In astrodynamics, A canonical unit is a unit of measurement defined in terms of an object's reference orbit. In this system, a reference mass, for example the sun, is assumed to be 1 "mass unit" and the mean distance from the orbiting object to the reference object is considered the "distance unit".
Canonical units are useful when the precise distances and masses of objects in space are not available. However, by setting the mass of a given object to be 1 mass unit and the mean distance of the reference object to another object in question, many calculations can be simplified.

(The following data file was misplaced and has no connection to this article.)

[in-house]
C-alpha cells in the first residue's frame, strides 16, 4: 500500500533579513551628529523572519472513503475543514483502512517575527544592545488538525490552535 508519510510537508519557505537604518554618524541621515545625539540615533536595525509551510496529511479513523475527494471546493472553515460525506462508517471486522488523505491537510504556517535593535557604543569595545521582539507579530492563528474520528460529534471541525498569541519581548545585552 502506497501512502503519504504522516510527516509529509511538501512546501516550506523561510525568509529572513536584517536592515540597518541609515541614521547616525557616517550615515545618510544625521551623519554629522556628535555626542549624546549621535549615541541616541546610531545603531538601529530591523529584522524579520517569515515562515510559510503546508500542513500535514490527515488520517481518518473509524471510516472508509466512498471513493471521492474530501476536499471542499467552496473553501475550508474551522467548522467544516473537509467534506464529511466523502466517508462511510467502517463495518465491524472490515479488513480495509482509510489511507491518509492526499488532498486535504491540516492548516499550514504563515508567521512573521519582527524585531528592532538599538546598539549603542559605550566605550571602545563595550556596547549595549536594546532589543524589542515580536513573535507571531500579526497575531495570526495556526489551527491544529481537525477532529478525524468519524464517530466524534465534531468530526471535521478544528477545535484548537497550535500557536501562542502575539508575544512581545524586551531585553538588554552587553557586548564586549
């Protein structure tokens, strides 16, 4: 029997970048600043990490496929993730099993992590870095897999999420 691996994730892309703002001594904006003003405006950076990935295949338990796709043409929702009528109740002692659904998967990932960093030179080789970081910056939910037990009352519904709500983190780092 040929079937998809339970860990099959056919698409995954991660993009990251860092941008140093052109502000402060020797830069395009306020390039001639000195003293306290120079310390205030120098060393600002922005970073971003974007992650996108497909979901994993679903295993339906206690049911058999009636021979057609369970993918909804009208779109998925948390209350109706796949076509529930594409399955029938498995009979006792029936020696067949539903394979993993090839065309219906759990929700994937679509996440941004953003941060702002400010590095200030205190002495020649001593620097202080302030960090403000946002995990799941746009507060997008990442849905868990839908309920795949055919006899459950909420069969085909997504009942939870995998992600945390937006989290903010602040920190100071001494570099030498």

The distance unit is defined to be the mean radius of the reference orbit.
The time unit is defined by the gravitational parameter :
For Canonical Units, the gravitational parameter is defined as:
The Time unit (TU) can be converted to another unit system for a more useful qualitative solution using the following equation:
An Astronomical units is canonical unit based on the orbit of the Earth around the Sun
Roger R. Bate, Donald D. Mueller, Jerry E. White. Fundamentals of Astrodynamics.